While IT managers have the ultimate responsibility of protecting sensitive data, data loss prevention is the responsibility of the entire workforce of the company. The sudden requirement to bring in remote-working brings almost immediate conflict with existing IT practices and principles as well as a host of new problems to solve. Effective collaboration is the immediate requirement but that quickly escalates to include co-working with business partners, supply chain management and customer services - for most companys their window onto the world. Data security should always be top of any list of priorities for the exec management team, a focus for IT managers and a concern for individual employees.
- 1. Personal Equipment and Infrastructure
- 2. Electronic Communications
- 3. Threat Analysis
- 4. Password Hygene
- 5. Not All WiFi is Equal
- 6. Personal Discipline
- 7. Physical Security
- 8. Compliance and Reporting
Personal Equipment and Infrastructure
Staff that are homeworking and are using their own persona; equipment [laptop, tablet, phone] for work-related activities creates huge security risks. Personal devices are not configured with the same security software and secure settings as equipment provided by the company.
Personal equipment is often protected by a simple firewall or antivirus software which is not enterprise level and is not sufficient for conducting business on behalf of the company. The process to get work-related documents to be accessible securely on a personal device is complex.
The truth of it is that personal email accounts are more likely to be attacked and successfully compromised than work email accounts. Personal email account configururation is not for the faint-hearted and password strength is everything. In a worst case a personal email account may have already been infiltrated by an attacker who could easily intercept whatever sensitive data has been emailed to you.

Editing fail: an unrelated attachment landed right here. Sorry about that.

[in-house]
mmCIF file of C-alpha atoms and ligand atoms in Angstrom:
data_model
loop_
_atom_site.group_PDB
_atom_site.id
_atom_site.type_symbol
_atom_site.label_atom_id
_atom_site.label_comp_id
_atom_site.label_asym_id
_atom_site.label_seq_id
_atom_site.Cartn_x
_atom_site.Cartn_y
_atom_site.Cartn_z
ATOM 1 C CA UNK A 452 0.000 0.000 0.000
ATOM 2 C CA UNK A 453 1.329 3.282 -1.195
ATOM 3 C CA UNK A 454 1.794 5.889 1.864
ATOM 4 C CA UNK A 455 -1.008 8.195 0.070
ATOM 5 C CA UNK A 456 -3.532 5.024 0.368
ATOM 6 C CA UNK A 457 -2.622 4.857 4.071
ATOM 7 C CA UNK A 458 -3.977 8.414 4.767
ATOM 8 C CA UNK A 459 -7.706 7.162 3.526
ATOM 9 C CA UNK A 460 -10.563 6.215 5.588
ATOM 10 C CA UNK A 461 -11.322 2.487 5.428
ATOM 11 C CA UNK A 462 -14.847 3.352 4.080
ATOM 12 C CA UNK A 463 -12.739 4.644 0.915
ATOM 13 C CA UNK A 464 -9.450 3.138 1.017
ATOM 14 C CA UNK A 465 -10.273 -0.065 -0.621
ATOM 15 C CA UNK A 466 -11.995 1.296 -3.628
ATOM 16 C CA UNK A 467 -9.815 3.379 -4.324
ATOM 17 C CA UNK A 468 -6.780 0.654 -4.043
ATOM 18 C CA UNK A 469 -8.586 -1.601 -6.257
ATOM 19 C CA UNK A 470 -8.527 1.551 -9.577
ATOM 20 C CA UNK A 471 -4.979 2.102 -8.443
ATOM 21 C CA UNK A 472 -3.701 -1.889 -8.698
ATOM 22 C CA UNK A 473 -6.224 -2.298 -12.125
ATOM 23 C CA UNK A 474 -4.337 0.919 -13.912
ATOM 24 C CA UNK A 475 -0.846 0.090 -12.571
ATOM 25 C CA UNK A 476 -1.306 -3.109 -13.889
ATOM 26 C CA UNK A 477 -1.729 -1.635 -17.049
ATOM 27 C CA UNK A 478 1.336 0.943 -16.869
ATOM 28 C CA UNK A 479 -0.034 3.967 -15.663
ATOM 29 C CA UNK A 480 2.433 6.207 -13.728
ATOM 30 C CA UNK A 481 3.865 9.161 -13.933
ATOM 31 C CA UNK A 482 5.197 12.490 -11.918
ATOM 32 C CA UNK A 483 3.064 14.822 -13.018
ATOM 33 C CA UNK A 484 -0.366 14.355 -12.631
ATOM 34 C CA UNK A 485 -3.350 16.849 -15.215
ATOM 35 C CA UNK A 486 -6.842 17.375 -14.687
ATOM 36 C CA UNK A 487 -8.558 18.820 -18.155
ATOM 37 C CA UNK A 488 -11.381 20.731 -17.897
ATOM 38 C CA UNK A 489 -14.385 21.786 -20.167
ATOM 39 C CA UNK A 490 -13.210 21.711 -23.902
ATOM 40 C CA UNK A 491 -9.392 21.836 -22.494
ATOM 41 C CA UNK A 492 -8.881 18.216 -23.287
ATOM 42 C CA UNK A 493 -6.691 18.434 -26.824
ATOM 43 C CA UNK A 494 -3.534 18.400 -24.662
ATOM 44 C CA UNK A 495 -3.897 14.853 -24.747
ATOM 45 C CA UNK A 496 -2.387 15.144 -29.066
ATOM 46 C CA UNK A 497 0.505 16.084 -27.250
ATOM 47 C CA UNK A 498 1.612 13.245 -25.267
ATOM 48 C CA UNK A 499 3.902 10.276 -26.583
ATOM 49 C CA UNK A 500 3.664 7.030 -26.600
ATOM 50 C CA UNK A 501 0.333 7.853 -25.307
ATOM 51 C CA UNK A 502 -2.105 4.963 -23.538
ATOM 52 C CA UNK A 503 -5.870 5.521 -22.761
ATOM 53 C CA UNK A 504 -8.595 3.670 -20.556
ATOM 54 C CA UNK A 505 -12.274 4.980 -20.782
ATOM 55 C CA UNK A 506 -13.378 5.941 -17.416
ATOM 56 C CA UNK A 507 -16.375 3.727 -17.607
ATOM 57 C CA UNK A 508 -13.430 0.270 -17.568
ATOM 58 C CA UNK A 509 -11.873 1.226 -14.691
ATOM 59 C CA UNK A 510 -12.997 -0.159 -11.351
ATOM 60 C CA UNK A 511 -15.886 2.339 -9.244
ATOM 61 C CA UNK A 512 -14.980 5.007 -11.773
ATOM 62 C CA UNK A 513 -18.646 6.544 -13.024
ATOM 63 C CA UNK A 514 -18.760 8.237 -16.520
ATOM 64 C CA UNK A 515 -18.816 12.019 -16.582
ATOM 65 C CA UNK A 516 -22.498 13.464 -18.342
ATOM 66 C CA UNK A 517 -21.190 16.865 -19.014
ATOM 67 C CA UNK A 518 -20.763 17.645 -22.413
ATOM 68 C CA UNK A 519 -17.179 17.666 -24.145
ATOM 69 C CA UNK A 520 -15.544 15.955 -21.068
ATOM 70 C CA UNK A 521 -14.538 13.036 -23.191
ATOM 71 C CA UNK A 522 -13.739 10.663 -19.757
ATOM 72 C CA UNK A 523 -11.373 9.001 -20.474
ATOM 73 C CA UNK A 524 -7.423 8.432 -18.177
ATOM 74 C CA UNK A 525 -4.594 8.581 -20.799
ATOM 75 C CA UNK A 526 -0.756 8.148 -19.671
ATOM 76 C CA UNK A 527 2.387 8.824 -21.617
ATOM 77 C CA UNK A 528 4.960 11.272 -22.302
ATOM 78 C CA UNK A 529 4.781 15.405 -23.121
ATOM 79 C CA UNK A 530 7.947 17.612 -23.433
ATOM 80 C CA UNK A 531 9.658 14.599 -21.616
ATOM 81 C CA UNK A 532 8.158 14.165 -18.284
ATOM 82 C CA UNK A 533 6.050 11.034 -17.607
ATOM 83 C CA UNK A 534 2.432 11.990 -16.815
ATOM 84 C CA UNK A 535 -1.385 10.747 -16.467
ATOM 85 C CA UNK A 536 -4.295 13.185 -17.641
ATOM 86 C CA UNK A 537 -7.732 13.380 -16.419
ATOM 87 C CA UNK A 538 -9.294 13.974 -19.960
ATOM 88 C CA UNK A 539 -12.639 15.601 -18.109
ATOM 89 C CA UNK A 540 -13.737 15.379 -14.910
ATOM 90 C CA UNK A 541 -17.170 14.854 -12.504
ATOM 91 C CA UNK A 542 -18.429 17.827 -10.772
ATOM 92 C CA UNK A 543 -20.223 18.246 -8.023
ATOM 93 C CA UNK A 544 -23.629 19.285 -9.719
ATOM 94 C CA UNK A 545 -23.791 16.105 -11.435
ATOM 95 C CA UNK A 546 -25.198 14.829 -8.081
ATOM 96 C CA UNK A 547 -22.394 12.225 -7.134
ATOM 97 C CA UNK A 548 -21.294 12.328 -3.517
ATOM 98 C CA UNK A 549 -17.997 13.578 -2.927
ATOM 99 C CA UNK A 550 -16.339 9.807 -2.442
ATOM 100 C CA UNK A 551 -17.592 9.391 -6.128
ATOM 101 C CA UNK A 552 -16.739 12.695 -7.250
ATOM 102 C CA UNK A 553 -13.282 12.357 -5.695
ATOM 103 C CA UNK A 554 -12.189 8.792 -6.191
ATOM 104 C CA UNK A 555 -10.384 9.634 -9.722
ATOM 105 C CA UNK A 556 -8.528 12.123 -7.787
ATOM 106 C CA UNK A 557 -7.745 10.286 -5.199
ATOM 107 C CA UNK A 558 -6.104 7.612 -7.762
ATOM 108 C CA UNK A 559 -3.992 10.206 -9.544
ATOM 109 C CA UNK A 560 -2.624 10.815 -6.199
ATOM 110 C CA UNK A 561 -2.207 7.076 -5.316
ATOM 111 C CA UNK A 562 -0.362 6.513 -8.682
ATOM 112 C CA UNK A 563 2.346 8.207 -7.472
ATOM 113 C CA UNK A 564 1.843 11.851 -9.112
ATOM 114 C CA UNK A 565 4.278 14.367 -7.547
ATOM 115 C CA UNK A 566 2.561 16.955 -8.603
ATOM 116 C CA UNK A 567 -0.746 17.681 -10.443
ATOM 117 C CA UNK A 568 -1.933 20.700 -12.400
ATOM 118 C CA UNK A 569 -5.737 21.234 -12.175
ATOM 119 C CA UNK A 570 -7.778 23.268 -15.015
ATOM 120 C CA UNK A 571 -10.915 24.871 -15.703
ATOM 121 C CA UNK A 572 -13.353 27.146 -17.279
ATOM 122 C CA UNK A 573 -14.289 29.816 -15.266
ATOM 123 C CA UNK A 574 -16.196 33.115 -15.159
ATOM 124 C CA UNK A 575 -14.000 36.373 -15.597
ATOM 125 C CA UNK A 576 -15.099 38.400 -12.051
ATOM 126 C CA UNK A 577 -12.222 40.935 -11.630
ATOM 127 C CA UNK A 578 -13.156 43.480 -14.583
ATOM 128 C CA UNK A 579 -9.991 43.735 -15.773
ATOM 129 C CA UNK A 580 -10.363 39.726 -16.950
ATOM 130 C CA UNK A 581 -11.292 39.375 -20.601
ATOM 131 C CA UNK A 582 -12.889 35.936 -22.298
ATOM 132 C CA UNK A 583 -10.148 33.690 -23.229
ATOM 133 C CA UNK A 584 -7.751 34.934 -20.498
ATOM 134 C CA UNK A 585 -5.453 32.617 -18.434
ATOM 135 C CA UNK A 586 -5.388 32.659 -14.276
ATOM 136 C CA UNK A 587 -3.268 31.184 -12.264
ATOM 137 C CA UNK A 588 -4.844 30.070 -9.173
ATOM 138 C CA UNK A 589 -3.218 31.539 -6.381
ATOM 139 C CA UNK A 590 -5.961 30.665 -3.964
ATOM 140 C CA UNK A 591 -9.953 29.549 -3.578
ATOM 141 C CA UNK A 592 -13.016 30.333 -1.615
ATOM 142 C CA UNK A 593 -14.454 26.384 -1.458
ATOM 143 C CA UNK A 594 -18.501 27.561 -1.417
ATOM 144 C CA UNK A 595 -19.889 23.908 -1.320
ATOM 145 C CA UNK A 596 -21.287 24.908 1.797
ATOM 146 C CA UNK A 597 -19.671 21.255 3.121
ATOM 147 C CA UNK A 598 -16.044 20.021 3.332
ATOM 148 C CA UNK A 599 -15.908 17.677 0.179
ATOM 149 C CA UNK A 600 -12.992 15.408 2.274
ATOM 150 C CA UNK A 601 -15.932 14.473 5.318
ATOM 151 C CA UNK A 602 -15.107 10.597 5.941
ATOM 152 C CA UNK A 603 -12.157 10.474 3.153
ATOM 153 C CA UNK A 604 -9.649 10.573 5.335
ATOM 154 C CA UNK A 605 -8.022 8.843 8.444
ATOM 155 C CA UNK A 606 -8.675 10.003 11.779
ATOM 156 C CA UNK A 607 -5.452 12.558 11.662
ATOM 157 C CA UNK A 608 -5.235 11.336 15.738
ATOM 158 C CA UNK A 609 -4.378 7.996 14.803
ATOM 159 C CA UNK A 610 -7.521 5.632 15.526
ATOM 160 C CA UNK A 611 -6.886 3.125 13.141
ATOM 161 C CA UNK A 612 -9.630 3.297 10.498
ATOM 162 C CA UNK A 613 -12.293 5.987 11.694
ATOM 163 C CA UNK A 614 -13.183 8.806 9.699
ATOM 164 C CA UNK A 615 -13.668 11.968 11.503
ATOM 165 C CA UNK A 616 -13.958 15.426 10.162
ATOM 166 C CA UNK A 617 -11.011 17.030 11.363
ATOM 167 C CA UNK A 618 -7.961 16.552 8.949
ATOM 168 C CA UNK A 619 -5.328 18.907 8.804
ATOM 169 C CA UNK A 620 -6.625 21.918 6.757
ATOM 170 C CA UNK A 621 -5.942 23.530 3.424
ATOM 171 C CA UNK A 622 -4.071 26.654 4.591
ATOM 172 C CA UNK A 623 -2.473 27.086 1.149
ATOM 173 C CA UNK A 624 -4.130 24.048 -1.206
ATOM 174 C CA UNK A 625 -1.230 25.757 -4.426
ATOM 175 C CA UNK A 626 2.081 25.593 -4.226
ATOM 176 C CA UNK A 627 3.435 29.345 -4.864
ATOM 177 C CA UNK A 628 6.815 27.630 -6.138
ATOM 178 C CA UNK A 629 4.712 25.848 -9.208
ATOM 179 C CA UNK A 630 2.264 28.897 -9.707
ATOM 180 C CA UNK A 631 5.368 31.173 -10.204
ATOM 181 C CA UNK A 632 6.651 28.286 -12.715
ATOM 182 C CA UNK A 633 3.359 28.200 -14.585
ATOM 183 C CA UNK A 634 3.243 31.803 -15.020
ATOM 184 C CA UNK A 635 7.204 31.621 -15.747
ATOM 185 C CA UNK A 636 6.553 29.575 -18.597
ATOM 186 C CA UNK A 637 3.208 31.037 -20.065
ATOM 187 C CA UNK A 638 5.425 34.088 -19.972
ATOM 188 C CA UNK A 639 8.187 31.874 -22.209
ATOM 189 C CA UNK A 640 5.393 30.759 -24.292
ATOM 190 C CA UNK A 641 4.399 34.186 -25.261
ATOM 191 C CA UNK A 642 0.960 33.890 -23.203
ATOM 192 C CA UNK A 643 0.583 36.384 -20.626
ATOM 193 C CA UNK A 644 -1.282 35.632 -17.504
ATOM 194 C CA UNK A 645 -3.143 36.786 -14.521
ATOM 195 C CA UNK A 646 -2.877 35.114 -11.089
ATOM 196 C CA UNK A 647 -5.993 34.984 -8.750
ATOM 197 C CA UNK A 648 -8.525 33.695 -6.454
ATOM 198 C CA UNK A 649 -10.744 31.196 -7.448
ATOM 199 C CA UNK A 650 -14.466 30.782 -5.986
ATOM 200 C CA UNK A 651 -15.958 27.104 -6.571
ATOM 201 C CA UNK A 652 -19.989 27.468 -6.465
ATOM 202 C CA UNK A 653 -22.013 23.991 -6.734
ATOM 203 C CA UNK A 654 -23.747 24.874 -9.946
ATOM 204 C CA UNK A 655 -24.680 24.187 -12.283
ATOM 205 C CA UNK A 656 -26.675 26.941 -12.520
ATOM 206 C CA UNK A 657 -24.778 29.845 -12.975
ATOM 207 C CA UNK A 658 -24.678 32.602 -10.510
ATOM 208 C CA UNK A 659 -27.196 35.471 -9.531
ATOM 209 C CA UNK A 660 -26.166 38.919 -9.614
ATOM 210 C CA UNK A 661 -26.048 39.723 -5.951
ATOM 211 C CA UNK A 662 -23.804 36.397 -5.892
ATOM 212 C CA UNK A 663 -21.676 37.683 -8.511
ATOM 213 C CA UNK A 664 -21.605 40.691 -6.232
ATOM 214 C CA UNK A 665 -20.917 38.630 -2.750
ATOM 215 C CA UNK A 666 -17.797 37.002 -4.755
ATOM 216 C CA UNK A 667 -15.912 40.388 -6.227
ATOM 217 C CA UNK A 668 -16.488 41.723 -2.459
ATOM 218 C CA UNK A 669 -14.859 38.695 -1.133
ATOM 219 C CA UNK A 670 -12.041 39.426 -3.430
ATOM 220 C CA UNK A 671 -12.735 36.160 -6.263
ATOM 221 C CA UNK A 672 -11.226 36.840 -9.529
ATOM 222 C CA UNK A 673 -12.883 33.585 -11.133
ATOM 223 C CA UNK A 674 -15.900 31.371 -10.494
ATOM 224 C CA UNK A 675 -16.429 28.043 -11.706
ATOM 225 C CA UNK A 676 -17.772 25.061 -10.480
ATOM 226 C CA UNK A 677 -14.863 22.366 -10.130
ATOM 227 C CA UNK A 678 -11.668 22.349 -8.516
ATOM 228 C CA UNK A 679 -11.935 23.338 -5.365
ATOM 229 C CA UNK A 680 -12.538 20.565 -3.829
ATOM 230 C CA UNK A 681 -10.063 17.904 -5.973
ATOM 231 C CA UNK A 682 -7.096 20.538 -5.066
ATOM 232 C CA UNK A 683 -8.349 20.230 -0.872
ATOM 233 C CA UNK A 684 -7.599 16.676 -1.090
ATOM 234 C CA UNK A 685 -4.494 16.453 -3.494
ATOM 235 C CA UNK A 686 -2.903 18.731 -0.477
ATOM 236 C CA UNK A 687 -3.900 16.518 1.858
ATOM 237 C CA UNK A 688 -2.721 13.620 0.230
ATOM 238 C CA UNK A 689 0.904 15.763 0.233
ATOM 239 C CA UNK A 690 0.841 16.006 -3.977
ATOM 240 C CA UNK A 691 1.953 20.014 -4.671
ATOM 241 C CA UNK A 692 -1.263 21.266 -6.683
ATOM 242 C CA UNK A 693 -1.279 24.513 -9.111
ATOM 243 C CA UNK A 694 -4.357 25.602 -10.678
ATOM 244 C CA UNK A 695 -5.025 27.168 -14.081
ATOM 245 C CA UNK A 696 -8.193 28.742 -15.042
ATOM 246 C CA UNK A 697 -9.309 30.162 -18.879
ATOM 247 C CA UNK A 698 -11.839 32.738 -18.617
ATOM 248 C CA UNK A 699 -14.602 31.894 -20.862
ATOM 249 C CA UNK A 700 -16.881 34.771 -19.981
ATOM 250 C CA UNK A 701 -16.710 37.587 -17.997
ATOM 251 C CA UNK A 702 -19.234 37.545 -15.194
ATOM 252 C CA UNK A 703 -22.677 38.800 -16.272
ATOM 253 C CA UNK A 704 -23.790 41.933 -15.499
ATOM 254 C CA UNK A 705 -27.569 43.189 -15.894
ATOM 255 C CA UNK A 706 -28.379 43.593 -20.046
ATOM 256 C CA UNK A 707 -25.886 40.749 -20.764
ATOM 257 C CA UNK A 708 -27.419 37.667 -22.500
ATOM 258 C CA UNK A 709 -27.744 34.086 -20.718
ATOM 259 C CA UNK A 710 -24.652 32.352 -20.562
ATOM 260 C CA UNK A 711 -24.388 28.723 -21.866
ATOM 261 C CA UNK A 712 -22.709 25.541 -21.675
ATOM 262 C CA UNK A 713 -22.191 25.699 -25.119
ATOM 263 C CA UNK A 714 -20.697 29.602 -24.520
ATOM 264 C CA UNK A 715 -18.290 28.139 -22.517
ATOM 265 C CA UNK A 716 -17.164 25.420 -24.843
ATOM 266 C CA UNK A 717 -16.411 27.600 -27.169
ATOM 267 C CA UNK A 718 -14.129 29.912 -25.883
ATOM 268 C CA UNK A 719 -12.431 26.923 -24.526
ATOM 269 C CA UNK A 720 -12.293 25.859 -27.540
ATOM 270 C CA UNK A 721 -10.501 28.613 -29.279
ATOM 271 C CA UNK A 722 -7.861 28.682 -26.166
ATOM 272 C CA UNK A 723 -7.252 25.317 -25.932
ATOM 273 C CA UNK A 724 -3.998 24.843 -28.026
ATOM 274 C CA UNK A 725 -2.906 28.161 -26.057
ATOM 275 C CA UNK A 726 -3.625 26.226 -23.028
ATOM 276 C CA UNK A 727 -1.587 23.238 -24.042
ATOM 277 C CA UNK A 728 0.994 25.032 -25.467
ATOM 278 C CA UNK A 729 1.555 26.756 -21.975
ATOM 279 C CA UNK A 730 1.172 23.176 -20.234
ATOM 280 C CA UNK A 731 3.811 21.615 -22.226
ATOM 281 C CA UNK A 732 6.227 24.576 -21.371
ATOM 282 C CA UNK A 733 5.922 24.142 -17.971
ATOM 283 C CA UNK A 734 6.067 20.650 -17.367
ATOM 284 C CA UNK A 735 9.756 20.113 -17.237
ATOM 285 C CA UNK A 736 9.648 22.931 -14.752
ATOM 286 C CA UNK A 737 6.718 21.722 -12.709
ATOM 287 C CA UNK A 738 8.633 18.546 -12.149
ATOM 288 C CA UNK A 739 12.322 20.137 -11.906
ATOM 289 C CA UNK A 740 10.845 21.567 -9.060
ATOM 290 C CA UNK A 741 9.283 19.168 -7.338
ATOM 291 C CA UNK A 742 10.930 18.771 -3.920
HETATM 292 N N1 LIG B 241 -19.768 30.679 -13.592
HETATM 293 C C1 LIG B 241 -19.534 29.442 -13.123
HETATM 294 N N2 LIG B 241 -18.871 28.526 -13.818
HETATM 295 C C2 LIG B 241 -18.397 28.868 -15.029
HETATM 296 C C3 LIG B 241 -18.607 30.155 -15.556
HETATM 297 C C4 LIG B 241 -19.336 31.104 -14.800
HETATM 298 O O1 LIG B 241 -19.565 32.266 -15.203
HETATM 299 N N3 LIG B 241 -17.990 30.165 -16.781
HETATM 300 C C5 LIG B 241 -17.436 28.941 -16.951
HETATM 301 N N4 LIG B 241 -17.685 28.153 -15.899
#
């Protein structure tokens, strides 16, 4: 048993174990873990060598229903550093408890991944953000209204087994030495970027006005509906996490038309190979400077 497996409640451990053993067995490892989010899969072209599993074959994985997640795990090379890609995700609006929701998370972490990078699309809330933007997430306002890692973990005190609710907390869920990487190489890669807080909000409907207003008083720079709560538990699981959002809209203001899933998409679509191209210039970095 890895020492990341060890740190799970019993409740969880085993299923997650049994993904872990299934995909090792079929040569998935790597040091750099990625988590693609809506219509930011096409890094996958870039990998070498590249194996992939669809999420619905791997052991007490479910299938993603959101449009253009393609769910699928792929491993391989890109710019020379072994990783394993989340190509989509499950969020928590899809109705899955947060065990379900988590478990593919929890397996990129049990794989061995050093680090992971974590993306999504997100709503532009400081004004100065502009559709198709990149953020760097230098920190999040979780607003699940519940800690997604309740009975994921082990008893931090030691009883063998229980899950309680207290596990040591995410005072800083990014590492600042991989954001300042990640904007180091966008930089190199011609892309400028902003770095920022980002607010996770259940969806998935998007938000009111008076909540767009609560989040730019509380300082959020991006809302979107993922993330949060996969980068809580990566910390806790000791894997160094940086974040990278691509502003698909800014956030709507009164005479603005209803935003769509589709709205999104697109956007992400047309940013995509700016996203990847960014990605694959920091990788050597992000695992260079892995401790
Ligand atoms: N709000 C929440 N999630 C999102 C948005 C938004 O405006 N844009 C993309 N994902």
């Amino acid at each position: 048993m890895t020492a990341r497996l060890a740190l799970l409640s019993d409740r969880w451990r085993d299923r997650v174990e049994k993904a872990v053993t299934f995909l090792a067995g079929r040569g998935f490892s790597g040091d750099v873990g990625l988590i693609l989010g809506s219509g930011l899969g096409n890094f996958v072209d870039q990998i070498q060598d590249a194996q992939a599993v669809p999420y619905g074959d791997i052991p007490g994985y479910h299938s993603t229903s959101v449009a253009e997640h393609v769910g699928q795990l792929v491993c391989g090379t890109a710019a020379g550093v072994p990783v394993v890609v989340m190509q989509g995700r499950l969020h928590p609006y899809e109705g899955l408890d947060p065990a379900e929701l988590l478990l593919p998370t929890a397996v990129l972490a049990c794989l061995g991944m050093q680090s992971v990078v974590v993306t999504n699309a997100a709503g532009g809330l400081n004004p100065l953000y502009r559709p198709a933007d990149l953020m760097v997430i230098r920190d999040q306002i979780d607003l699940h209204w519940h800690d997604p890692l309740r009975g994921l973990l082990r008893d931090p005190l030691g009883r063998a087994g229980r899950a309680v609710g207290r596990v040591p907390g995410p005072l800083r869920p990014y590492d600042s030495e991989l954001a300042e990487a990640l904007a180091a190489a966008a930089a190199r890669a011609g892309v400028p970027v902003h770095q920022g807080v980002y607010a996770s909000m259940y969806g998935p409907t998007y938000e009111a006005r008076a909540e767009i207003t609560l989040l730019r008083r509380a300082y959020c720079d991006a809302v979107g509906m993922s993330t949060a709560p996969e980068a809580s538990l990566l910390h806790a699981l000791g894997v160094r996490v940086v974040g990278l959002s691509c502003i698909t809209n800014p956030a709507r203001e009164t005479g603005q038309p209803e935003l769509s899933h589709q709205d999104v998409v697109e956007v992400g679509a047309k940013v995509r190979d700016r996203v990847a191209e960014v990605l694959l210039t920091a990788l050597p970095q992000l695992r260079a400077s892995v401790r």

Employees need to have a secure way to connect their authorised work devices to their personal printers in the event they need to print any documents. This will help them avoid having to send sensitive documents to their personal accounts in order to print.
With the radical shift to remote working more sensitive data is in motion than ever. This means staff have more opportunities to make mistakes - sending an email to the wrong person for example - most of us have done this at some point in the past.
So, to avoid making this costly mistake, always double-check the recipient(s) of your emails. Ensure you haven’t made any spelling mistakes, and, if you’re using autocomplete, make sure the correct email address has been added.
Beyond that, you should always be vigilant when using Cc vs. Bcc and Reply vs Reply All and take time to check that you’ve attached the right documents.
Hackers and cyber criminals look to take advantage of emergencies, times of general discourse, and key calendar moments. Increasingly advanced technologies and tactics exist to carry out cyber attacks such as phishing and spear phishing campaigns - for which most new home workers will have little or no knowledge or understanding of.
IT Managers need to relay guidance to home workers, in plain English, and in ways that home workers can implement. As new attacks become apparent, that information needs to be available, daily if necessary, to give home workers the maximum warning to take mitigating steps.